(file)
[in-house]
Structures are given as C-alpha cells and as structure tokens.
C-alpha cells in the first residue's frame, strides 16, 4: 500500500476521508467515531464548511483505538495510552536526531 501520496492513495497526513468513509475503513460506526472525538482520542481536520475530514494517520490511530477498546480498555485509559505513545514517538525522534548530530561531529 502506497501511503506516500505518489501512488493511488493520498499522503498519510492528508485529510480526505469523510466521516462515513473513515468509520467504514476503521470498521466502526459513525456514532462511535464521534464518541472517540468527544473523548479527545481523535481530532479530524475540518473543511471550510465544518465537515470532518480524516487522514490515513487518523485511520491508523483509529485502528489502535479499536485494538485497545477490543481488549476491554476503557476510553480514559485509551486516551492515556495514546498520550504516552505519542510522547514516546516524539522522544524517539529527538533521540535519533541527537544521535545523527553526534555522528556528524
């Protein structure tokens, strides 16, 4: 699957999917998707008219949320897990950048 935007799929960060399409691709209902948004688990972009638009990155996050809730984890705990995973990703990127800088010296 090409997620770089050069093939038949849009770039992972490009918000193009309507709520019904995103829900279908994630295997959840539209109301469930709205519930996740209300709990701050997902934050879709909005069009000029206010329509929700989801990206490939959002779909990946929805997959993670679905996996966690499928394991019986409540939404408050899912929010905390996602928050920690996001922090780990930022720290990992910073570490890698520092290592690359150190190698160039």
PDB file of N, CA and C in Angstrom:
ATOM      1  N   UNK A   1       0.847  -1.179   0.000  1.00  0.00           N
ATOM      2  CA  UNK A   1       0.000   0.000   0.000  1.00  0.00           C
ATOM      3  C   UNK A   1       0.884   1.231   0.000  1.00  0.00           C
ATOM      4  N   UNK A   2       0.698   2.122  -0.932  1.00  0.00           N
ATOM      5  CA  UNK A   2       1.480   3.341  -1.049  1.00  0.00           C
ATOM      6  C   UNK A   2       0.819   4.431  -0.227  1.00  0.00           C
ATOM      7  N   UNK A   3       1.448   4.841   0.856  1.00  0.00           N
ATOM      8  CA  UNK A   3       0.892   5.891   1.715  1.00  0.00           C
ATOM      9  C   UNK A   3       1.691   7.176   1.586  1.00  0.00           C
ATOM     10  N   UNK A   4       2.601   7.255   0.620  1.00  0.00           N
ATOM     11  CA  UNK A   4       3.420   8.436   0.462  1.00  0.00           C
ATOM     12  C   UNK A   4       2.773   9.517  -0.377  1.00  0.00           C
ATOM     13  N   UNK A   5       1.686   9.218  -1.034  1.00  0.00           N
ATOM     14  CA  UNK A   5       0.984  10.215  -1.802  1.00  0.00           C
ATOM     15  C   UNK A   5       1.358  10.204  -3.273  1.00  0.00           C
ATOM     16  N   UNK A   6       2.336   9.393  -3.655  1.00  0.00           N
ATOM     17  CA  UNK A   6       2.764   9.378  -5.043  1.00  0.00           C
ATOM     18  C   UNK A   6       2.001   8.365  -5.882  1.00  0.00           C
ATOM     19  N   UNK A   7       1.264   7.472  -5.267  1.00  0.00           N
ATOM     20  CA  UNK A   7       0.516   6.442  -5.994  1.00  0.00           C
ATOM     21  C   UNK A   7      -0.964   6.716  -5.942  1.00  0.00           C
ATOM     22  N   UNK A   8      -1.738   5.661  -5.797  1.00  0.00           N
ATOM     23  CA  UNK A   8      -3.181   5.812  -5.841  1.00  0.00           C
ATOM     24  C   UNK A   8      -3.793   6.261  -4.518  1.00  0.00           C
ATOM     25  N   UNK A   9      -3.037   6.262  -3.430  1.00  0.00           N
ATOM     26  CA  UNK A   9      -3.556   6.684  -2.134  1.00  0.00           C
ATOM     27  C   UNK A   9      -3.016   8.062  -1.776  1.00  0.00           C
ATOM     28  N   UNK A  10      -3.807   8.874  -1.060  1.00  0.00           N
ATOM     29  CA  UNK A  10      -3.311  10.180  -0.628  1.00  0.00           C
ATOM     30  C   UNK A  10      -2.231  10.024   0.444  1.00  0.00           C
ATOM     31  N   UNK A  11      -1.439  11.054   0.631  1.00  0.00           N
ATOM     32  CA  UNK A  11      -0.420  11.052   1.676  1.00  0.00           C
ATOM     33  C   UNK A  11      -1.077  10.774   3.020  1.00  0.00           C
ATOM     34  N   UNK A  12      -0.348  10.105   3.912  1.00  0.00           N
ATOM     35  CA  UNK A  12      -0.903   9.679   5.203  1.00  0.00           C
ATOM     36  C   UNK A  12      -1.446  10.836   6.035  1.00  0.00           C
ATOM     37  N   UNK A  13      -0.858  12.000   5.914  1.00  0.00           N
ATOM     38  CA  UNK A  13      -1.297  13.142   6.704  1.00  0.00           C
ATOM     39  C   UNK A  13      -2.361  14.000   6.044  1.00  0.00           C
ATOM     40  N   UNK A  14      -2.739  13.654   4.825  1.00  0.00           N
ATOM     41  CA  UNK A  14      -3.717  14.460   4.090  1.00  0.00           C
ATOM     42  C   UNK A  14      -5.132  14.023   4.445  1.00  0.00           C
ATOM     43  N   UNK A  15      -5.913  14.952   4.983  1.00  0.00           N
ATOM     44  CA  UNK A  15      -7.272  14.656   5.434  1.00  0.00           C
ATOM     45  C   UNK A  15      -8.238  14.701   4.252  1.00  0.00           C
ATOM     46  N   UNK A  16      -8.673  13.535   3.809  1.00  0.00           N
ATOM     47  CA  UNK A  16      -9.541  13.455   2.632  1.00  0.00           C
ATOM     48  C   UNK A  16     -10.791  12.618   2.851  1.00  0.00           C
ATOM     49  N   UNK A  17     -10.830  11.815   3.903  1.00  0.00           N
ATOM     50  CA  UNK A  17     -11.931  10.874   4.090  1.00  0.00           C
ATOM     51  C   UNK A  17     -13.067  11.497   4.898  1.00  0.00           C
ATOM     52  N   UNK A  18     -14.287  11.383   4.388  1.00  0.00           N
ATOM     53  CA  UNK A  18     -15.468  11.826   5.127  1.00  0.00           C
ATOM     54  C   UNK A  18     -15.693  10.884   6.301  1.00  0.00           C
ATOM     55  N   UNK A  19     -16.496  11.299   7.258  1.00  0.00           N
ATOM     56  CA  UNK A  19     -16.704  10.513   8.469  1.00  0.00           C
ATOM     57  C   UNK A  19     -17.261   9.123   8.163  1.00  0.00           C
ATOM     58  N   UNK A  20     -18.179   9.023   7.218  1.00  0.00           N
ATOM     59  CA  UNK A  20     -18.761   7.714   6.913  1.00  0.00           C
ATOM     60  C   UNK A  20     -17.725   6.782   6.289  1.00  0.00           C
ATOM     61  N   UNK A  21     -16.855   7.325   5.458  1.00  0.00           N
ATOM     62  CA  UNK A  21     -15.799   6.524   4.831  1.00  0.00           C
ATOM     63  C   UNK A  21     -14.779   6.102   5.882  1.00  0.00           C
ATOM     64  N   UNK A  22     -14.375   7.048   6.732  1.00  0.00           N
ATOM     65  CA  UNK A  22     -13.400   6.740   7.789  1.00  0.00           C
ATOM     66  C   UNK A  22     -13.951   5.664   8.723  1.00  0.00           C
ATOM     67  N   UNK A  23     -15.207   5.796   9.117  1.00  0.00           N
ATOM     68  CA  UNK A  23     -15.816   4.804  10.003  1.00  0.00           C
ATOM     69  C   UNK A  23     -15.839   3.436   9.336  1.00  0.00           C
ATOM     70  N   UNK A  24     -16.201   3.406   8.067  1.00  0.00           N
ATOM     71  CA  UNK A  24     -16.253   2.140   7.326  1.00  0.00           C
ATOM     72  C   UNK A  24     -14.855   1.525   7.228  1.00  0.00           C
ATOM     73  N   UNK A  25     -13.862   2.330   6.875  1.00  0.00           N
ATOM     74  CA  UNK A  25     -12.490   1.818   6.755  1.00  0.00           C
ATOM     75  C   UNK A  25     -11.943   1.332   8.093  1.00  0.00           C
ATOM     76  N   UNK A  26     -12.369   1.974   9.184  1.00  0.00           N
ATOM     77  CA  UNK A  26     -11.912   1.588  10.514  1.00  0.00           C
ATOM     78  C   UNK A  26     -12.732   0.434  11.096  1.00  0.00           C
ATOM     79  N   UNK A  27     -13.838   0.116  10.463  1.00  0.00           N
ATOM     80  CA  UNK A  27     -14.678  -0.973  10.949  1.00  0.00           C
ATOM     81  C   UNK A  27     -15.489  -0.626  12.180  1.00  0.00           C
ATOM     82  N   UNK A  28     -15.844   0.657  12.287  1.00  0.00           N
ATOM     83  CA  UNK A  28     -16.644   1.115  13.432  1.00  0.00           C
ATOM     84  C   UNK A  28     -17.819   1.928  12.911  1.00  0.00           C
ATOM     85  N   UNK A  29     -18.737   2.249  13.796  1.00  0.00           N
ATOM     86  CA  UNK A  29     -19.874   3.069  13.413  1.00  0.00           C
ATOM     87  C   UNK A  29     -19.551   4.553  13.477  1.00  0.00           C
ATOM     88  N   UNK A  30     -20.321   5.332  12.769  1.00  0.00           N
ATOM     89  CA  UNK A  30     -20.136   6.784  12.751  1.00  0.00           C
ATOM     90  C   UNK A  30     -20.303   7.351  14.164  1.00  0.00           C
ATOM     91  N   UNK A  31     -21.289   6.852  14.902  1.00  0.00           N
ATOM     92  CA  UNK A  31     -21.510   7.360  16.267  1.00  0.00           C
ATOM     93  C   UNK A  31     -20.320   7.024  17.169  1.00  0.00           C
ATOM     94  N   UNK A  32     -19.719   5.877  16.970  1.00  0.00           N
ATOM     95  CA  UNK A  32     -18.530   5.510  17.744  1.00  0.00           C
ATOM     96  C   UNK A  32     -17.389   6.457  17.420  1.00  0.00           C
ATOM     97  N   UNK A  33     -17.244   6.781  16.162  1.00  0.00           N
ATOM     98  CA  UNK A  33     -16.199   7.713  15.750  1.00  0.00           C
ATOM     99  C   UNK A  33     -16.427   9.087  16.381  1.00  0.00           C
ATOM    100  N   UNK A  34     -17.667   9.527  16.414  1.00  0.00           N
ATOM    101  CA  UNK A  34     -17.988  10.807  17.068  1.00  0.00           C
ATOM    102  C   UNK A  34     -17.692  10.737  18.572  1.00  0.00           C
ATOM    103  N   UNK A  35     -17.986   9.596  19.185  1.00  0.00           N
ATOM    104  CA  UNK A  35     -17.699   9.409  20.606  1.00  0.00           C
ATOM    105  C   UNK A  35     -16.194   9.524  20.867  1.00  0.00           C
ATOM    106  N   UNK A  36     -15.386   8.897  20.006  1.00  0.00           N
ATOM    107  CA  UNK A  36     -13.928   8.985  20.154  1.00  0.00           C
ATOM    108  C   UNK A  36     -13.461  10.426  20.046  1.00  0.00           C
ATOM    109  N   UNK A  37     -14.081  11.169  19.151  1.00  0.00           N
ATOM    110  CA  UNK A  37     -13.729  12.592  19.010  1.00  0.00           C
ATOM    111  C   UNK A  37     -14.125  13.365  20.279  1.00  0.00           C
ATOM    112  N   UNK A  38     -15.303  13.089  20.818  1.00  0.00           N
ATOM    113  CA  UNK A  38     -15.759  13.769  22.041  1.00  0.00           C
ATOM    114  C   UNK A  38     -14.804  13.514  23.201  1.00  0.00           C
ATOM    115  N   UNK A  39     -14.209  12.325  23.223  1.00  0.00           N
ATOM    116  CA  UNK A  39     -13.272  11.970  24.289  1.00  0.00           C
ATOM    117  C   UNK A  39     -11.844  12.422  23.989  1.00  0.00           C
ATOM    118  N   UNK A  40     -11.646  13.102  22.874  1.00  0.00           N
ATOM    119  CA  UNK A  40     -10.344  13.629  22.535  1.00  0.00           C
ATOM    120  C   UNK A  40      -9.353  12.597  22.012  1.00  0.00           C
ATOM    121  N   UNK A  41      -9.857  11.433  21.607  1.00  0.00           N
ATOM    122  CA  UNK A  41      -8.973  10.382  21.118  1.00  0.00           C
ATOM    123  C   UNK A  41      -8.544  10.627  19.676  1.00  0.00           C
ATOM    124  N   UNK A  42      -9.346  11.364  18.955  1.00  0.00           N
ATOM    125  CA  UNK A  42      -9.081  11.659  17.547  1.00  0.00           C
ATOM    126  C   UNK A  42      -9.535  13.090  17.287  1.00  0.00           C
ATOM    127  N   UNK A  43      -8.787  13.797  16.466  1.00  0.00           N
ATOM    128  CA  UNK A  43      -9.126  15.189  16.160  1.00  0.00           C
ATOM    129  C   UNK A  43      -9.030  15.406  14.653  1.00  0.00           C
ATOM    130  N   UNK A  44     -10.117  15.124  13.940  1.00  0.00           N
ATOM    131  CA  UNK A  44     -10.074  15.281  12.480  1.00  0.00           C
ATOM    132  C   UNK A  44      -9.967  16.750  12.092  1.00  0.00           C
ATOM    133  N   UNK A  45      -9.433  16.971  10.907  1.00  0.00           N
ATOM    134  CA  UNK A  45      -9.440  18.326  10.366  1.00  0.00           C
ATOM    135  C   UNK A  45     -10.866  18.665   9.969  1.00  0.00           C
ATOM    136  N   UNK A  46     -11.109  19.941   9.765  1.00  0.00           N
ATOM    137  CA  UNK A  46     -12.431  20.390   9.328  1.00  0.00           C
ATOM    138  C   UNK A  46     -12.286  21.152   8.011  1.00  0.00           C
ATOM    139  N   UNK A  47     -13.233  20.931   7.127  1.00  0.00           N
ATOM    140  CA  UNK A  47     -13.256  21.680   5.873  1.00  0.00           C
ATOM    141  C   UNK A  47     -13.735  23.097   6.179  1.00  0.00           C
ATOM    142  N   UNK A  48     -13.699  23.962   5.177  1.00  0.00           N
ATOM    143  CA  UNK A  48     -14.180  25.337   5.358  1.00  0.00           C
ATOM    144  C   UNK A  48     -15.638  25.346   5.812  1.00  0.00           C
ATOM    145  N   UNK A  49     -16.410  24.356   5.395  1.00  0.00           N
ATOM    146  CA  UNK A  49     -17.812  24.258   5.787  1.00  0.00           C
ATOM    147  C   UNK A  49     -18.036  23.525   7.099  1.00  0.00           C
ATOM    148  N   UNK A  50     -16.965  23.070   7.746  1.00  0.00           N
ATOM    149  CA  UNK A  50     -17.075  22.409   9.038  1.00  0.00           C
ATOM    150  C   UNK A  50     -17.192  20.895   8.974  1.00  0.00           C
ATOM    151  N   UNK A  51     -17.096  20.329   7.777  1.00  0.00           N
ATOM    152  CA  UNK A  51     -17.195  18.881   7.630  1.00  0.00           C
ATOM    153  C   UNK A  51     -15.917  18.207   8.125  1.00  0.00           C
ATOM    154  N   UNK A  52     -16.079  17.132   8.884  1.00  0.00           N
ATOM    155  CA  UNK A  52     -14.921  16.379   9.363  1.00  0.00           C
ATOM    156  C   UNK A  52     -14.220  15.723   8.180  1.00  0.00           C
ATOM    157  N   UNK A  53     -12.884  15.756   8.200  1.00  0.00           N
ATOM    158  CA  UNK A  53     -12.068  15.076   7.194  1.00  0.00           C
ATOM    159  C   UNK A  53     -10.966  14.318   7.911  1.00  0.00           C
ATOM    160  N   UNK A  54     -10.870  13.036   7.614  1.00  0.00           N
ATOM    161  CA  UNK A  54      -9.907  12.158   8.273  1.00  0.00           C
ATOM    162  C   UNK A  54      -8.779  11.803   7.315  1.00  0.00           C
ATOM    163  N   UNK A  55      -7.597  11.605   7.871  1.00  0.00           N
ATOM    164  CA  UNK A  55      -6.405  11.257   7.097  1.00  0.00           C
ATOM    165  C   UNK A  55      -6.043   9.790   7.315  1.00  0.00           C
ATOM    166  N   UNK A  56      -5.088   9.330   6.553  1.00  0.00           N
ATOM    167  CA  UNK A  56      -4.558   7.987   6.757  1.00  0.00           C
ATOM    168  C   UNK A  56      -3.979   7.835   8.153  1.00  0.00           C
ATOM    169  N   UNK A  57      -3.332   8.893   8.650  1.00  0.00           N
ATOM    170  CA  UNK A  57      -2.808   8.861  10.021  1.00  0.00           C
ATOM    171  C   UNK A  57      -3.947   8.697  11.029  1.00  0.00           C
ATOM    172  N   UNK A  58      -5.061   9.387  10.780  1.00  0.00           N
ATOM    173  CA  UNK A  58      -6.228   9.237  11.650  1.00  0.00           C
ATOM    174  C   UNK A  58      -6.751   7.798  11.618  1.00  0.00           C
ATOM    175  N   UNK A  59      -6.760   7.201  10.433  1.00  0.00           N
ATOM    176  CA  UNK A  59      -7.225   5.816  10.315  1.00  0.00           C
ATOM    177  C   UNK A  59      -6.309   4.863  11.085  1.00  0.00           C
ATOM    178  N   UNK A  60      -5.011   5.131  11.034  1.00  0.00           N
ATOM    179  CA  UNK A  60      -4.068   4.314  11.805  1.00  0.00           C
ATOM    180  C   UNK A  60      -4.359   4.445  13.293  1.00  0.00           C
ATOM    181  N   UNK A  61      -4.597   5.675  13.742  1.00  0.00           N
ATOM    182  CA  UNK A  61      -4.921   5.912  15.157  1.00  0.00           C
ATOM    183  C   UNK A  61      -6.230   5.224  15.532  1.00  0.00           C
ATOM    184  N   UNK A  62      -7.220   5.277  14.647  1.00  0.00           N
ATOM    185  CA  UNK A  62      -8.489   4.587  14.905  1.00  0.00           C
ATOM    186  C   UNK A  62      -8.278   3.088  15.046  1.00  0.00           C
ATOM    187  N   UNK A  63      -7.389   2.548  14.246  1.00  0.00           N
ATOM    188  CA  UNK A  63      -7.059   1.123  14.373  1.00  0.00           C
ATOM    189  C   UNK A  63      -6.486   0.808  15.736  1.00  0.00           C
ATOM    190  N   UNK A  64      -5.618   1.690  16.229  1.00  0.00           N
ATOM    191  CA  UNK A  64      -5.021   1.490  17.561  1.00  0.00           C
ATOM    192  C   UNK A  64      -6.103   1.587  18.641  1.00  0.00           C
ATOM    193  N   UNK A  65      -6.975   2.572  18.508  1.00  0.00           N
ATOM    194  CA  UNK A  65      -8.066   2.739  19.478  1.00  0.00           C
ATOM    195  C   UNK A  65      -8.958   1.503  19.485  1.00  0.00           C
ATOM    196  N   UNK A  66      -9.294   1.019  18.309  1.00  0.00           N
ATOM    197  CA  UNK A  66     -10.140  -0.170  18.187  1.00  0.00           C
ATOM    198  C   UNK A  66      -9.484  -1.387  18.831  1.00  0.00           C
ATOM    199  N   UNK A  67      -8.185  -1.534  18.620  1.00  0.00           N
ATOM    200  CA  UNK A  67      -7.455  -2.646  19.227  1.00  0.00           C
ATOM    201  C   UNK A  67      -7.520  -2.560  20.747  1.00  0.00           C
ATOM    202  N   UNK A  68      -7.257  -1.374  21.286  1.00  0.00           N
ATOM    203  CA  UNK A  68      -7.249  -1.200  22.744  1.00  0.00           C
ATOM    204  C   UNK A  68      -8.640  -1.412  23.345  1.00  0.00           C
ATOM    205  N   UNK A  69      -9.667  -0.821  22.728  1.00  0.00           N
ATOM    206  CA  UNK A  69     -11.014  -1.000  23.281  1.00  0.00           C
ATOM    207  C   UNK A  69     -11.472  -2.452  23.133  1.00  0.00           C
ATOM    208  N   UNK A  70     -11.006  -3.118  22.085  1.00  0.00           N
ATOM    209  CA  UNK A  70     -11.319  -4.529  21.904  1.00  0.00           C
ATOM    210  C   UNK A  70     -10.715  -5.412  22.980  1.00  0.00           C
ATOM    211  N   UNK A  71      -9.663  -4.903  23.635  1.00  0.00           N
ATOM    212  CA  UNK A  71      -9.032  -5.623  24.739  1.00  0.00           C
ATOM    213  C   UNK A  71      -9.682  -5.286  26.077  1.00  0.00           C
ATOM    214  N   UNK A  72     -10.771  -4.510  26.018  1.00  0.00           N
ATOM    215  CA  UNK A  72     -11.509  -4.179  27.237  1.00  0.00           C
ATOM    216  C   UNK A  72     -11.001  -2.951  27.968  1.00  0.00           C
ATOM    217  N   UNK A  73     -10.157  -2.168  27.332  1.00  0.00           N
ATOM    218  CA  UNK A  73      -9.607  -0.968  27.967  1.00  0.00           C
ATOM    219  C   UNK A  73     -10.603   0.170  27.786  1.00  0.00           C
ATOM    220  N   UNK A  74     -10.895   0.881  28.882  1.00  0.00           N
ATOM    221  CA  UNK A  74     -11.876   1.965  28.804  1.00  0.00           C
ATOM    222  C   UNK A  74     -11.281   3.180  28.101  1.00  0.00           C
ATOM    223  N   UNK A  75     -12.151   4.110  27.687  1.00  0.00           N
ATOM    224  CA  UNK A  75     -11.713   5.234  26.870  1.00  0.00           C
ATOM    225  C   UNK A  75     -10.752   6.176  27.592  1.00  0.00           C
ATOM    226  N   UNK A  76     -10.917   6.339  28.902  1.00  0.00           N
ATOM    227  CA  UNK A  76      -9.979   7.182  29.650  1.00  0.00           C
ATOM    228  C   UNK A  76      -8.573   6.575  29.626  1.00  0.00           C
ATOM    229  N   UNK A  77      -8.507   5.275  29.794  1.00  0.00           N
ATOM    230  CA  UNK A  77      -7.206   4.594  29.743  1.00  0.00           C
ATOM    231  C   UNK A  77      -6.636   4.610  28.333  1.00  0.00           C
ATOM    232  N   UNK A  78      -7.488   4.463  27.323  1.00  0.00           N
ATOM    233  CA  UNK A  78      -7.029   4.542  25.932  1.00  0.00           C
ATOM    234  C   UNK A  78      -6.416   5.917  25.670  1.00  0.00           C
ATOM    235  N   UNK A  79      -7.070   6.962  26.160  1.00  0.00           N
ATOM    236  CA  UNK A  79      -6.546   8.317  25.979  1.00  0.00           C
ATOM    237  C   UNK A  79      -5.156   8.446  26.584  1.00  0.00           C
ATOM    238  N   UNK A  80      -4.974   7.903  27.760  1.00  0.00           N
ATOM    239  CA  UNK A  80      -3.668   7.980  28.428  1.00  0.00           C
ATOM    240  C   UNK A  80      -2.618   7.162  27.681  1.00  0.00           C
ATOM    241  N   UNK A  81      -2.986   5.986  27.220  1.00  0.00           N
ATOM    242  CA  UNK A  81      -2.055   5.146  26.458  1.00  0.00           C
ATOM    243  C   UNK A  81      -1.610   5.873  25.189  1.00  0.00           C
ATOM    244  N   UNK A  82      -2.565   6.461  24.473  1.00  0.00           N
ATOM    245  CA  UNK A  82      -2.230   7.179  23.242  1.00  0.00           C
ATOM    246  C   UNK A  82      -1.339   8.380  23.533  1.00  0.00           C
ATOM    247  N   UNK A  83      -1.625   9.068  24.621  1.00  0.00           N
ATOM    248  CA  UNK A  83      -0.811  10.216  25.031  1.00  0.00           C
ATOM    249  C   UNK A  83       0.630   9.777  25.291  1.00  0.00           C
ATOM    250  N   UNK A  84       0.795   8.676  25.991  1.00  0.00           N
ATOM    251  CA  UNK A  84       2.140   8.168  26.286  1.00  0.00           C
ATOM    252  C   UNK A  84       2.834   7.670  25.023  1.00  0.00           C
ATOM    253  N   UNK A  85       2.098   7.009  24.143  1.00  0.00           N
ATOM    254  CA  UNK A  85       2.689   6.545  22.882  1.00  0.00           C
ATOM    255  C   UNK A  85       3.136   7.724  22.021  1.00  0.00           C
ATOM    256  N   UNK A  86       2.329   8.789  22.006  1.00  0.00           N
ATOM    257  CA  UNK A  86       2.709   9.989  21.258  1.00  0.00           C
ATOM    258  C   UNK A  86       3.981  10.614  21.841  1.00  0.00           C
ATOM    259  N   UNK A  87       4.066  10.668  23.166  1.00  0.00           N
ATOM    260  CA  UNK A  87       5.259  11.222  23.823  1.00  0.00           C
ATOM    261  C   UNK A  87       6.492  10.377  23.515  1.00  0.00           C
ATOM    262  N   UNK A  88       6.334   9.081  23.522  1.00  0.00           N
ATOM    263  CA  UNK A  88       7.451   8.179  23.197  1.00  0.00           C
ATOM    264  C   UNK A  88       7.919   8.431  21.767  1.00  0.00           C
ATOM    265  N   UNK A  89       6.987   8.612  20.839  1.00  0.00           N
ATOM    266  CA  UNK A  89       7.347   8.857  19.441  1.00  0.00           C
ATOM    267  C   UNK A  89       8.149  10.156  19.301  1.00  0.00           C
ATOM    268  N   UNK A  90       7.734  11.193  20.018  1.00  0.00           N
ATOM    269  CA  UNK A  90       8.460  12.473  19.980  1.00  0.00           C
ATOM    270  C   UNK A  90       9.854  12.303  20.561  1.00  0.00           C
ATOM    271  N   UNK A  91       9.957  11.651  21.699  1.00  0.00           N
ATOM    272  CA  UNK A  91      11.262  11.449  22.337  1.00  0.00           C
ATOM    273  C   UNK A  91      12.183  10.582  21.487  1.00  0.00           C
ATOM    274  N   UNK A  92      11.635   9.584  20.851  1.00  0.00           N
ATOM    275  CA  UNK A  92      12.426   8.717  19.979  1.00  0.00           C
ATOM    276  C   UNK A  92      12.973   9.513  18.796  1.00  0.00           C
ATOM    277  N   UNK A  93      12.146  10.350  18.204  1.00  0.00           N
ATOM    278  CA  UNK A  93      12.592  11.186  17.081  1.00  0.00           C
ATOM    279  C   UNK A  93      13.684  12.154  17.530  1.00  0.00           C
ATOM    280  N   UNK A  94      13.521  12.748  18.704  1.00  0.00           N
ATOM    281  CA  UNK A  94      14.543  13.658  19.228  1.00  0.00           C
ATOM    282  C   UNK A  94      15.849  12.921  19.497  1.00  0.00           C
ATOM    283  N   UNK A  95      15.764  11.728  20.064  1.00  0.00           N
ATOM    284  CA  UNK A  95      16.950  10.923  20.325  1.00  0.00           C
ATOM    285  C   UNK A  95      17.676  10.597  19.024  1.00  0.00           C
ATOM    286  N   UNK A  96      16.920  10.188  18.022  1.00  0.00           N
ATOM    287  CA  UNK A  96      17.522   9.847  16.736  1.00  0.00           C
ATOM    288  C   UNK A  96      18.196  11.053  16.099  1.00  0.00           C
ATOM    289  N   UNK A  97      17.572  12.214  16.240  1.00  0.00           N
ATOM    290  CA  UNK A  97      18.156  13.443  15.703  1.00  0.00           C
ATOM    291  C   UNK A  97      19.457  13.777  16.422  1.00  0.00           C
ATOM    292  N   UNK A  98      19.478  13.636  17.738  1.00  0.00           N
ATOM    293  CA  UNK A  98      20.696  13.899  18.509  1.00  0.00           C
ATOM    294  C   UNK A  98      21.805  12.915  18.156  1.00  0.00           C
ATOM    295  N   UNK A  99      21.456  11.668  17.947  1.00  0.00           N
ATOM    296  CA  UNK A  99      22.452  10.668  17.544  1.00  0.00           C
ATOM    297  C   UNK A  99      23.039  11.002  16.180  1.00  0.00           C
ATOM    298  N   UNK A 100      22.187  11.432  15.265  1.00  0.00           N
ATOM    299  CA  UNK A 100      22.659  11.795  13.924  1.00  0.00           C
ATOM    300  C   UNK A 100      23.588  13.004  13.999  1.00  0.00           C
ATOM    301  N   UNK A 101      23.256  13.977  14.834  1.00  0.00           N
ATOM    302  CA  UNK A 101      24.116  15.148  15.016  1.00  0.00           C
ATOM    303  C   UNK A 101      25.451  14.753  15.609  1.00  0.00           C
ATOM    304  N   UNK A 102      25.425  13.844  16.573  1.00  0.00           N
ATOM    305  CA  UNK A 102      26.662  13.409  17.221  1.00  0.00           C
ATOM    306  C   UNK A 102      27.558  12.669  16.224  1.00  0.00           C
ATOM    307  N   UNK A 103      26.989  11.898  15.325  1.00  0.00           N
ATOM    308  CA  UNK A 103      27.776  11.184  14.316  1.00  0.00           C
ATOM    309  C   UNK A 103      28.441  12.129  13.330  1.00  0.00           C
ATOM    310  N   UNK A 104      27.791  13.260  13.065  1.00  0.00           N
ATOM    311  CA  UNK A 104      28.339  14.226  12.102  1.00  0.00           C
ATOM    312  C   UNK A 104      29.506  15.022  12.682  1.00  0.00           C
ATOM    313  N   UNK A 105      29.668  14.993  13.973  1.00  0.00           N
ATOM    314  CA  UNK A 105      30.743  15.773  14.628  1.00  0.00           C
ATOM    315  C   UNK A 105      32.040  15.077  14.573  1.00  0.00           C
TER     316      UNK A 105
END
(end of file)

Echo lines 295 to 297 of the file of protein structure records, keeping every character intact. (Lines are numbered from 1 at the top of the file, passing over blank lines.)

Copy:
ATOM    290  CA  UNK A  97      18.156  13.443  15.703  1.00  0.00           C
ATOM    291  C   UNK A  97      19.457  13.777  16.422  1.00  0.00           C
ATOM    292  N   UNK A  98      19.478  13.636  17.738  1.00  0.00           N